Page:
Mc daid primhe conference 2011

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  • Mc daid primhe conference 2011

    1. 1. The health economic case for investment in primary care mental health David McDaid PRIMHE: Examining the future strategic direction of primary mental health care, February 2011, St Pancras Novotel LSE Health & Social Care and European Observatory on Health Systems and Policies, London School of Economics E-mail:d.mcdaid@lse.ac.uk
    2. 2. Structure <ul><li>Economics and mental health </li></ul><ul><li>Examples of the economic case for mental health in primary care </li></ul><ul><li>Obtaining economic information </li></ul><ul><li>Implications and challenges for GP commissioning </li></ul>
    3. 3. <ul><li>The economic impacts of poor mental health range far and wide </li></ul>
    4. 4. Centre for Mental Health, 2010 http://www.centreformentalhealth.org.uk/pdfs/Economic_and_social_costs_2010.pdf
    5. 5. Costs of depression (adults) in England, 2000 Thomas & Morris Brit J Psychiatry 2003 Excluding ‘morbidity’ costs
    6. 6. Costs of depression (adults) in England, 2000 Total cost = £9 billion Thomas & Morris Brit J Psychiatry 2003
    7. 7. Costs of depression (adults) in England, 2000 Total cost = £9 billion Thomas & Morris Brit J Psychiatry 2003 Only measures unemployment and absenteeism; ‘presenteeism’ could double this cost
    8. 8. Disability Benefits GB 2007 Source: Department of Work and Pensions, 2007 € 3.9 billion per annum Plus reduced tax receipts €14 billion
    9. 9. <ul><li>What do economists mean by cost effectiveness? </li></ul>
    10. 10. Economics is about choice Budget Choice ‘A’ Choice ‘B’ Resources are always constrained; How can we best spend public monies to maximise benefit to society Be mindful of potential consequences for fairness and equity
    11. 11. Economic evaluation The effectiveness question: Does this intervention work? The economic question: Is it worth it?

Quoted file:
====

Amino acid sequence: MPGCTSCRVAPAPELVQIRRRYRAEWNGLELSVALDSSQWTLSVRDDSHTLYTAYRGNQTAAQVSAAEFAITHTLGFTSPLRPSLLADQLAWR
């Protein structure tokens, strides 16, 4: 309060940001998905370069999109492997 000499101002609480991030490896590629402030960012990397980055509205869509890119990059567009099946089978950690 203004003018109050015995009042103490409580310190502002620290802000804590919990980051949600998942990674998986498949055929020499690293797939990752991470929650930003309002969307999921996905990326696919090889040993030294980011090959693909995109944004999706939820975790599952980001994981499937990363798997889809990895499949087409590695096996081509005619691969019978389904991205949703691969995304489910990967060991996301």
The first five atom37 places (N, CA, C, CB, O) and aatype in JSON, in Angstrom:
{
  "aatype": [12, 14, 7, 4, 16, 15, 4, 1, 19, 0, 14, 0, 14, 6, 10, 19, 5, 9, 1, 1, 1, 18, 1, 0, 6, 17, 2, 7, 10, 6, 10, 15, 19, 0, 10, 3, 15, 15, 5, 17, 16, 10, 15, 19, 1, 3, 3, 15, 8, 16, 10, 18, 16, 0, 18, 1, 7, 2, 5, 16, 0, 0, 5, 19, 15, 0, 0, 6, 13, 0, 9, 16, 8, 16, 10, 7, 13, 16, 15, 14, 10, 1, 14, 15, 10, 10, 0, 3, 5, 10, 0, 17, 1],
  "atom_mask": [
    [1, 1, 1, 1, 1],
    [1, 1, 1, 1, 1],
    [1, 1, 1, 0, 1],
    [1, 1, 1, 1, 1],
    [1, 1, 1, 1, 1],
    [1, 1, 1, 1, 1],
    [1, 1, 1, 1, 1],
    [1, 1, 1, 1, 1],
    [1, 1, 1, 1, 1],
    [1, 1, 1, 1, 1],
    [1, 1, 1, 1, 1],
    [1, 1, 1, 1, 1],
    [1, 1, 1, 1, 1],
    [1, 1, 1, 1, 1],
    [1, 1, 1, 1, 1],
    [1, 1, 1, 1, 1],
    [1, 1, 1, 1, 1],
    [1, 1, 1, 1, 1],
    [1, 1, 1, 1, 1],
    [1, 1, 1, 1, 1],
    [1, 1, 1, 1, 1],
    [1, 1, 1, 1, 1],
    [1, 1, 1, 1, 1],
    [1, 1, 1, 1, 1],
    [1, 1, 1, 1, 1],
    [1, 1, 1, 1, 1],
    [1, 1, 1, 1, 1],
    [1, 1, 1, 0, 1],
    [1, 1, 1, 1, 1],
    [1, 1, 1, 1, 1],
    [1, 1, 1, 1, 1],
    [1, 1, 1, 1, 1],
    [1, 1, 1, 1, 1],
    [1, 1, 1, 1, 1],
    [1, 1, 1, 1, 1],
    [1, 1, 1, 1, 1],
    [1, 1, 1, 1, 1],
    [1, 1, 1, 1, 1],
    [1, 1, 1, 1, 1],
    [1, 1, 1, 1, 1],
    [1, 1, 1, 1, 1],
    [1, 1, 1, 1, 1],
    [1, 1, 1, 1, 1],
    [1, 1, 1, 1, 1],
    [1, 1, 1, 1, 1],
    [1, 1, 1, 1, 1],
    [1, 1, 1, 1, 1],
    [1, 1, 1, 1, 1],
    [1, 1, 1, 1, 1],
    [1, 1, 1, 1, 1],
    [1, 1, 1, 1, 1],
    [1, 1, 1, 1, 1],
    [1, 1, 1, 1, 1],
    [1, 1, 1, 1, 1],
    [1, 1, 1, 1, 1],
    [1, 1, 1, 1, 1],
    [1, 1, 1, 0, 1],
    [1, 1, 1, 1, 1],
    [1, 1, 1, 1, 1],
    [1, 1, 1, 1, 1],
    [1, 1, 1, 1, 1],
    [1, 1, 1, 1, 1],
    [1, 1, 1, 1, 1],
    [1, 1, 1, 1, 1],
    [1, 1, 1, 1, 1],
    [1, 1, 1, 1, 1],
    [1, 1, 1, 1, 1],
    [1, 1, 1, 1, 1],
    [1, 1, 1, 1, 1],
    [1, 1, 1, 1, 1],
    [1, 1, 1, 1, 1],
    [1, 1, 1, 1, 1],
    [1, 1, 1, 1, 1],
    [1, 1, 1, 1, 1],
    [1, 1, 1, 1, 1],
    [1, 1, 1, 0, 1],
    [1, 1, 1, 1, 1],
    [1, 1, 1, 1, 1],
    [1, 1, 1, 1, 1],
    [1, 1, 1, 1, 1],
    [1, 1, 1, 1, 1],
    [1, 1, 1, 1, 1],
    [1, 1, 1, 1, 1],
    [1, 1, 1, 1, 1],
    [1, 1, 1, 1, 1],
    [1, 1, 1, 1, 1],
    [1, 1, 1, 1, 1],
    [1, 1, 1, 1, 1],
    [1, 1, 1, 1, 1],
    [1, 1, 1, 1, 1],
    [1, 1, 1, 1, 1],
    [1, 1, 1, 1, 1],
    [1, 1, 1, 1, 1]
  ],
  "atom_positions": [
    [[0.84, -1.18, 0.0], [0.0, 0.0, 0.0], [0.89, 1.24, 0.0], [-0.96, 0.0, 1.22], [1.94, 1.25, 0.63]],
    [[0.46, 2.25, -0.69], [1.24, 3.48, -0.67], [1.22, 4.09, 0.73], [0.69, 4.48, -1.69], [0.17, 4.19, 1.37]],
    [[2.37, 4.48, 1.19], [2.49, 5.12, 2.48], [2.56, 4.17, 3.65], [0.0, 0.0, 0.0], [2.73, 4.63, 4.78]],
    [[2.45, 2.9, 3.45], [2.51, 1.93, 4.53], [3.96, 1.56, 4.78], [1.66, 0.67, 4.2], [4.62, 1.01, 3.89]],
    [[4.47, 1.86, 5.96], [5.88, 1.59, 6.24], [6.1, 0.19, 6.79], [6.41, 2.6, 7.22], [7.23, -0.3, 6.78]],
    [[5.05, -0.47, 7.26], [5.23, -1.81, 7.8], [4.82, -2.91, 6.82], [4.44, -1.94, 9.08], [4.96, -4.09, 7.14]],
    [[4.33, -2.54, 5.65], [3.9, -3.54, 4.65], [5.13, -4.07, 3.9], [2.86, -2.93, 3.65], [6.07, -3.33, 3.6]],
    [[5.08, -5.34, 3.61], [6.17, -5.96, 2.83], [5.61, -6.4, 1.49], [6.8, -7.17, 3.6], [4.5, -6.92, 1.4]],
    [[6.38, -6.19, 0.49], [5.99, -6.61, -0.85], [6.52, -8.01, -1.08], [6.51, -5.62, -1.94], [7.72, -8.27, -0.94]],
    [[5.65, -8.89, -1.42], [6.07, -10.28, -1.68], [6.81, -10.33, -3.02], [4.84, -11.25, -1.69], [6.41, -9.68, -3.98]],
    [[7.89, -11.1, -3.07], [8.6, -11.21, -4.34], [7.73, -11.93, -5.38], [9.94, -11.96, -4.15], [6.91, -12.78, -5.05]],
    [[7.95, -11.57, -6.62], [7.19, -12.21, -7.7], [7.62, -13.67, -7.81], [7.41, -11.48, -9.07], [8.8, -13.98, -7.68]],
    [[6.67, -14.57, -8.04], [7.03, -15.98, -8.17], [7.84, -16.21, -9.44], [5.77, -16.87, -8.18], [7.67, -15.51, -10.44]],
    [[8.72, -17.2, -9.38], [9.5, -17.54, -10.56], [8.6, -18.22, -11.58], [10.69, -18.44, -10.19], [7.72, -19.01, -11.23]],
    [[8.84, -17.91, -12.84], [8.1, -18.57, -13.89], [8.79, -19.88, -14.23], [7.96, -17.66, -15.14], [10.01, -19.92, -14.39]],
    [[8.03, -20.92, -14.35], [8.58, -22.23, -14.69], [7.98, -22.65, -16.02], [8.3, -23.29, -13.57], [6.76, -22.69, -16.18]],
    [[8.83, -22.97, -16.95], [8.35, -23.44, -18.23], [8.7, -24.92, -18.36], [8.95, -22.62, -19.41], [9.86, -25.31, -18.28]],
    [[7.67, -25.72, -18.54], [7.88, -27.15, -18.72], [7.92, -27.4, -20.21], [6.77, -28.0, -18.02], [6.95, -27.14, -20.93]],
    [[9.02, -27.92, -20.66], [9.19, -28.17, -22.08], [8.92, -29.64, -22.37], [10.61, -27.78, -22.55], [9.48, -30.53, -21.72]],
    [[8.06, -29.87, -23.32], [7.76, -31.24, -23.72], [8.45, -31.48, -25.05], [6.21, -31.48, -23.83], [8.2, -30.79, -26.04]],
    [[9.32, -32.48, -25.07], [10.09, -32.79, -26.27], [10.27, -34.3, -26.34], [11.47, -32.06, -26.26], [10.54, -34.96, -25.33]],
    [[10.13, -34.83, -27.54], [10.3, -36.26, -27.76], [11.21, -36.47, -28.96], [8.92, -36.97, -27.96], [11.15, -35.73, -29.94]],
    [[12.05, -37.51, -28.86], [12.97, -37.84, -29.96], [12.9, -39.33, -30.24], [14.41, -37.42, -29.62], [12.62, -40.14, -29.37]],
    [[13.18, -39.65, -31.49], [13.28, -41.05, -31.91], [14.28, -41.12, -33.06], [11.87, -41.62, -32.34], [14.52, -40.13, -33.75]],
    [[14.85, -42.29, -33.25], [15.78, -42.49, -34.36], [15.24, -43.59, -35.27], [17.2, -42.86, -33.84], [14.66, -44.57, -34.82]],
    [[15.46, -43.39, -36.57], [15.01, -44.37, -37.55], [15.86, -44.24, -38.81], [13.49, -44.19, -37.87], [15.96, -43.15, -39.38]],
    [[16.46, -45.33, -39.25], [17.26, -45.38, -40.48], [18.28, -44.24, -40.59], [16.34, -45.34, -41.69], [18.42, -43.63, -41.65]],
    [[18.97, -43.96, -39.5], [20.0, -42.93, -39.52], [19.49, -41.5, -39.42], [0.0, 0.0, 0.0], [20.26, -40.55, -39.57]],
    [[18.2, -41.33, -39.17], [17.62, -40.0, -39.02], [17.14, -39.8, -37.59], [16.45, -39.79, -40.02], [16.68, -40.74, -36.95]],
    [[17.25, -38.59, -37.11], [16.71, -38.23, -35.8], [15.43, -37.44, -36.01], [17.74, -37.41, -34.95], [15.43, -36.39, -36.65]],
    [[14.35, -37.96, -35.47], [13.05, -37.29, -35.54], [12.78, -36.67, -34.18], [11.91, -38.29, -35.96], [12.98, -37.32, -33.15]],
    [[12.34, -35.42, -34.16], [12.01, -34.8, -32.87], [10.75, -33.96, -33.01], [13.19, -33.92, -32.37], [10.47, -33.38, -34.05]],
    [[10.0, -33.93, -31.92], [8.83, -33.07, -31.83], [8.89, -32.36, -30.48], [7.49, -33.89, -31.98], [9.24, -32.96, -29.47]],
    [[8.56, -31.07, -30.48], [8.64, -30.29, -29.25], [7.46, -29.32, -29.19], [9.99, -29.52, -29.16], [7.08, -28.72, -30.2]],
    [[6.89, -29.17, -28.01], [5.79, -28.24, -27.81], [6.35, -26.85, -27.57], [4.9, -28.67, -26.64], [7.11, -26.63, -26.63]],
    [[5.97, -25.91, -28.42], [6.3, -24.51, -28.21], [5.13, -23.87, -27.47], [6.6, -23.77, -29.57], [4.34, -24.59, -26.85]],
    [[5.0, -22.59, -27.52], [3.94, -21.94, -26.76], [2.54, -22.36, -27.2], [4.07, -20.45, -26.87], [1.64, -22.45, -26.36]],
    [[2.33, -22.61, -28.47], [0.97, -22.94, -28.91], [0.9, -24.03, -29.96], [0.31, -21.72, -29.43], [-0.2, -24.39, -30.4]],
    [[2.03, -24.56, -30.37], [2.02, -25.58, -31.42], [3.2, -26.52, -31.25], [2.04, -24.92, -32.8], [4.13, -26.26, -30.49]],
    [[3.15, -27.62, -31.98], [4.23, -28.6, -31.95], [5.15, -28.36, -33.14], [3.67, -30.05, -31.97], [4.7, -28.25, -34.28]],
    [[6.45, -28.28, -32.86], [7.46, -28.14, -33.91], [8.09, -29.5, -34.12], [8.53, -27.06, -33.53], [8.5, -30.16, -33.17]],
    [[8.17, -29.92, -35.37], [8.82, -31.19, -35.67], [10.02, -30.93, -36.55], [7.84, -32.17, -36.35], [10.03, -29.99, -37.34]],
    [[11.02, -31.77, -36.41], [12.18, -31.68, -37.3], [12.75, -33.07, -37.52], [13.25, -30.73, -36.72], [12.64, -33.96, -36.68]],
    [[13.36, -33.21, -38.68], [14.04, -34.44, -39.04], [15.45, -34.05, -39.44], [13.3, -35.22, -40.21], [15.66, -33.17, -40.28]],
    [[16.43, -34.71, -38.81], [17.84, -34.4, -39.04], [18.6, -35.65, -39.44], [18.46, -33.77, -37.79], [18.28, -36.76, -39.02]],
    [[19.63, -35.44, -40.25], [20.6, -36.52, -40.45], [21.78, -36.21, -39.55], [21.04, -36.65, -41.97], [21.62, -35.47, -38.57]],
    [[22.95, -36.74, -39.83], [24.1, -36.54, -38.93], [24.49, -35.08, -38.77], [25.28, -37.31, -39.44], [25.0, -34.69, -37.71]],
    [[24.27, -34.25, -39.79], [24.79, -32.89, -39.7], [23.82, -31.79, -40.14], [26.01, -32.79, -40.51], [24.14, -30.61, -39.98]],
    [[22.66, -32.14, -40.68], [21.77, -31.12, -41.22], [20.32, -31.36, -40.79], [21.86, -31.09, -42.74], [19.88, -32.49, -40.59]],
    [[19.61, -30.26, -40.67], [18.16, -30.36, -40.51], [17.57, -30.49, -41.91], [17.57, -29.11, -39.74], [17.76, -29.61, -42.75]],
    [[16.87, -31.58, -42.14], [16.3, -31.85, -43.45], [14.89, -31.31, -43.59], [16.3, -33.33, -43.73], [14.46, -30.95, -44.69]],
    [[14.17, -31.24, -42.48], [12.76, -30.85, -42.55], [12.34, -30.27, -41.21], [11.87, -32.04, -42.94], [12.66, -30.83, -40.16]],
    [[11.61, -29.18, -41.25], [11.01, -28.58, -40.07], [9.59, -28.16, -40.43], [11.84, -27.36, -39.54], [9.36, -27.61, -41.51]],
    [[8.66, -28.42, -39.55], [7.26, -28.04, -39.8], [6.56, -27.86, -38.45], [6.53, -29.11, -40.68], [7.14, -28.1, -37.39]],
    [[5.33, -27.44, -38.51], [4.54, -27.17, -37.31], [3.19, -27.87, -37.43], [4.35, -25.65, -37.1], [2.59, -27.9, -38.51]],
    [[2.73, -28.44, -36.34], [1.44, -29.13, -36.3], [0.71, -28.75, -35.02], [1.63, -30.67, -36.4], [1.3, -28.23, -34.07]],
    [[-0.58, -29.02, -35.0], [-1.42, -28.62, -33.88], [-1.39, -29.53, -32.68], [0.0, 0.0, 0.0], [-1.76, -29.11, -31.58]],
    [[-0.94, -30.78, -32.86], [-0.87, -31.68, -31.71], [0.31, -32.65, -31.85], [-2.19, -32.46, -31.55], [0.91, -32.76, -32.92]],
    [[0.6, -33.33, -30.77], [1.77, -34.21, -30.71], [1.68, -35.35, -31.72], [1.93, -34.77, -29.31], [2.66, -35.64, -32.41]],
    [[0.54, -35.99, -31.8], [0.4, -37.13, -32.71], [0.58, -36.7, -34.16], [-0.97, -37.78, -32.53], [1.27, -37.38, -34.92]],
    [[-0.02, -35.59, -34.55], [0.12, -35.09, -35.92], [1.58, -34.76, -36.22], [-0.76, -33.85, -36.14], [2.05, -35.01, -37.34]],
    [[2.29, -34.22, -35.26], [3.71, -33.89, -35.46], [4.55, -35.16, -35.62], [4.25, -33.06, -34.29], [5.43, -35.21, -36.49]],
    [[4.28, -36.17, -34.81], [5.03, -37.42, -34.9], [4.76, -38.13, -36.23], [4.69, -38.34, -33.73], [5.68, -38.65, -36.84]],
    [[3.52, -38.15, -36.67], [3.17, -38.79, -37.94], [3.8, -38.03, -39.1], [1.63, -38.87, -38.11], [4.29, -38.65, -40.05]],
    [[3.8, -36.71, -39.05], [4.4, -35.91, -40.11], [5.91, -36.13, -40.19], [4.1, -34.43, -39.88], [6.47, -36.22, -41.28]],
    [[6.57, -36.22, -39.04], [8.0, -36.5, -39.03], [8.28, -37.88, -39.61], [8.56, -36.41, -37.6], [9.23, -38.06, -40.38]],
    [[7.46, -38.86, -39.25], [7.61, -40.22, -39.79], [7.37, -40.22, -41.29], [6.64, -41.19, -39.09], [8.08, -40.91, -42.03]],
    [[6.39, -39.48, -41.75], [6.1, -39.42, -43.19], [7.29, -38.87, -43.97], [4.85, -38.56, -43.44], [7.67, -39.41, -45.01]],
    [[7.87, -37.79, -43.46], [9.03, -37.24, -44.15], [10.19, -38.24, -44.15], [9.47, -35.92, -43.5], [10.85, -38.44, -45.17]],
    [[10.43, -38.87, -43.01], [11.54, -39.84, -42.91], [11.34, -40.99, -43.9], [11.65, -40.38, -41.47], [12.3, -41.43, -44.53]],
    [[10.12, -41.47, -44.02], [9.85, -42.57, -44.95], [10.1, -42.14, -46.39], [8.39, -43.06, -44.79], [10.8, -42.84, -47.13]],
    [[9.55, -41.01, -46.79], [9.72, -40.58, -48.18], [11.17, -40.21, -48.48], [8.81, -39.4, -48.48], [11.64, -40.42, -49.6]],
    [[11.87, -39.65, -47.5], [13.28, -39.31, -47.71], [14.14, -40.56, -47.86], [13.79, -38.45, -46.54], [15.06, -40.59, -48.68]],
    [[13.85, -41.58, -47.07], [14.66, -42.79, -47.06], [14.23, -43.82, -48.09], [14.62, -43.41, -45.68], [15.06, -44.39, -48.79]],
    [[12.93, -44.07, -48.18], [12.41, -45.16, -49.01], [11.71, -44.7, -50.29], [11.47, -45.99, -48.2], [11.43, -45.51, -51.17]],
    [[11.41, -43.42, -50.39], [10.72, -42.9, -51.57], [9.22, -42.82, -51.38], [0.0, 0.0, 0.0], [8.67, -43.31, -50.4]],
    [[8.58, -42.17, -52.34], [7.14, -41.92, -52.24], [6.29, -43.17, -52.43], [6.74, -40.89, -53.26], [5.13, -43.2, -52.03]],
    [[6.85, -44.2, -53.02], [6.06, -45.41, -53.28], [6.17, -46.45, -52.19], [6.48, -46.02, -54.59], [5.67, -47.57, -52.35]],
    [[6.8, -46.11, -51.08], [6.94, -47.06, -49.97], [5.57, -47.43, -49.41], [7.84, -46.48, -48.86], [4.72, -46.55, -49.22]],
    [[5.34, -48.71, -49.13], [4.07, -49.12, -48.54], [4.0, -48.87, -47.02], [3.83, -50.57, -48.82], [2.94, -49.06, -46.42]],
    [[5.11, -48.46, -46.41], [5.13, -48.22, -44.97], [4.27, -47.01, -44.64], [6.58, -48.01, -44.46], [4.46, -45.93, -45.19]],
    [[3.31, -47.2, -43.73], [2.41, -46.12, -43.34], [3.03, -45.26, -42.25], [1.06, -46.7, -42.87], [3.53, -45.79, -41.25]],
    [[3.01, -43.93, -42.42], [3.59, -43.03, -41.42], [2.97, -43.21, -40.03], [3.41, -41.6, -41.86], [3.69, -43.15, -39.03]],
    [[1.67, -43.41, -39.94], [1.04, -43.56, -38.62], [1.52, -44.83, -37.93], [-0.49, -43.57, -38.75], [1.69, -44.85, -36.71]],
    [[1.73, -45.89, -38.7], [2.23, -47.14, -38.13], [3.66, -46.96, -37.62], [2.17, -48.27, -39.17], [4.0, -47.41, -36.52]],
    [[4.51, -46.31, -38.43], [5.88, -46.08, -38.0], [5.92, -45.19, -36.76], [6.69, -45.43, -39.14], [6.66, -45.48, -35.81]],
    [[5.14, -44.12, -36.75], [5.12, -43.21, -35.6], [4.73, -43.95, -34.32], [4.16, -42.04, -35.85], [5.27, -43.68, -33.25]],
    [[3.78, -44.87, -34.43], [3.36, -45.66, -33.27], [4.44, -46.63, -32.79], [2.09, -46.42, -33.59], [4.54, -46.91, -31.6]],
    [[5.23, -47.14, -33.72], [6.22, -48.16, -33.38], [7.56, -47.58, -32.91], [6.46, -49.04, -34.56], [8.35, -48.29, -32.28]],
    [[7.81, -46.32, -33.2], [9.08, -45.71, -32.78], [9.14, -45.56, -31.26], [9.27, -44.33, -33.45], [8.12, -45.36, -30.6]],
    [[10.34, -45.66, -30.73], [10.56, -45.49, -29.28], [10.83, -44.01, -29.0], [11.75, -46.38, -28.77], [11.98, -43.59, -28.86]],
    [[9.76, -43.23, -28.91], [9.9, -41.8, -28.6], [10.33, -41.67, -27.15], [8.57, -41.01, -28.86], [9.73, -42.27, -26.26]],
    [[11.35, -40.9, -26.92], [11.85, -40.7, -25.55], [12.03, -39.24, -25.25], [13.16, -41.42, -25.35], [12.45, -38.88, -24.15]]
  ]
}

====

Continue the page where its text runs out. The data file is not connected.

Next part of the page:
12. 12. Two Basic Needs: (A) Costs and Outcomes; (B) 2+ Alternatives Outcomes (e.g. Quality of Life Years (QALYs) for intervention X Costs for intervention X Costs for intervention Z Outcomes (e.g Quality of Life Years (QALYs) for intervention Z Cost per QALY circa £30,000 considered good value; But need to be mindful of budgetary impact
    13. 14. Medically Unexplained Symptoms: Impacts on NHS in England <ul><li>22% of all primary care consultations </li></ul><ul><li>7% of all prescriptions </li></ul><ul><li>25% of all outpatient care </li></ul><ul><li>8% of all inpatient bed days </li></ul><ul><li>5% of A & E attendances </li></ul>Source: Bermingham, Cohen, Hague & Parsonage, 2010
    14. 15. Health care costs of all medically unexplained symptoms in England 2009 Source: Bermingham, Cohen, Hague & Parsonage, 2010 £ 2.88 billion per annum 11% of all health care expenditure for working age population
    15. 16. Costs beyond health care system £9.25 £0.88 £8.37 Other Quality of Life Impacts Total Somatisation Disorder Sub-Threshold Disorders Cost’s £ Billions £17.37 £2.16 £15.21 Total £5.24 £0.45 £4.79 Lost Employment £2.88 £0.83 £2.05 Health Care Costs
    16. 17. Economic Modelling study Objective: To evaluate the cost effectiveness of detection in primary care followed by cognitive behavioural therapy for sub- threshold and somatoform disorders Outcomes: Improvement in Quality of Life Scores over 3 years Impact on employment rates over 3 years Impacts on use of NHS resources over 3 years Data: Cost data from NHS sources, Bermingham study; Cost of awareness training for GPs (including need for locums) from national sources; E-learning for GPs as alternative; IAPT cost data for CBT costs. Incidence of MUS from Bermingham study
    17. 18. NHS only NHS and Employment Impacts McDaid, Parsonage and Park, 2011
    18. 19. CBT for sub-threshold disorders pop coming into contact with GPs (e-learning model) -6,220 £per QALY gained (NHS plus productivity) 8,071 £/QALY gained (NHS) 35,958 QALYs gained -223,669,259 Net NHS and productivity costs per year -513,870,616 Productivity 290,201,357 Net NHS costs -122,218,965 A&E Care -199,879,589 Inpatient treatment -27,807,096 Outpatient consultations 787,349,160 CBT cost -33,233,116 Prescription costs -114,609,037 GP costs 600,000 CBT awareness training Total Costs/Savings Cost component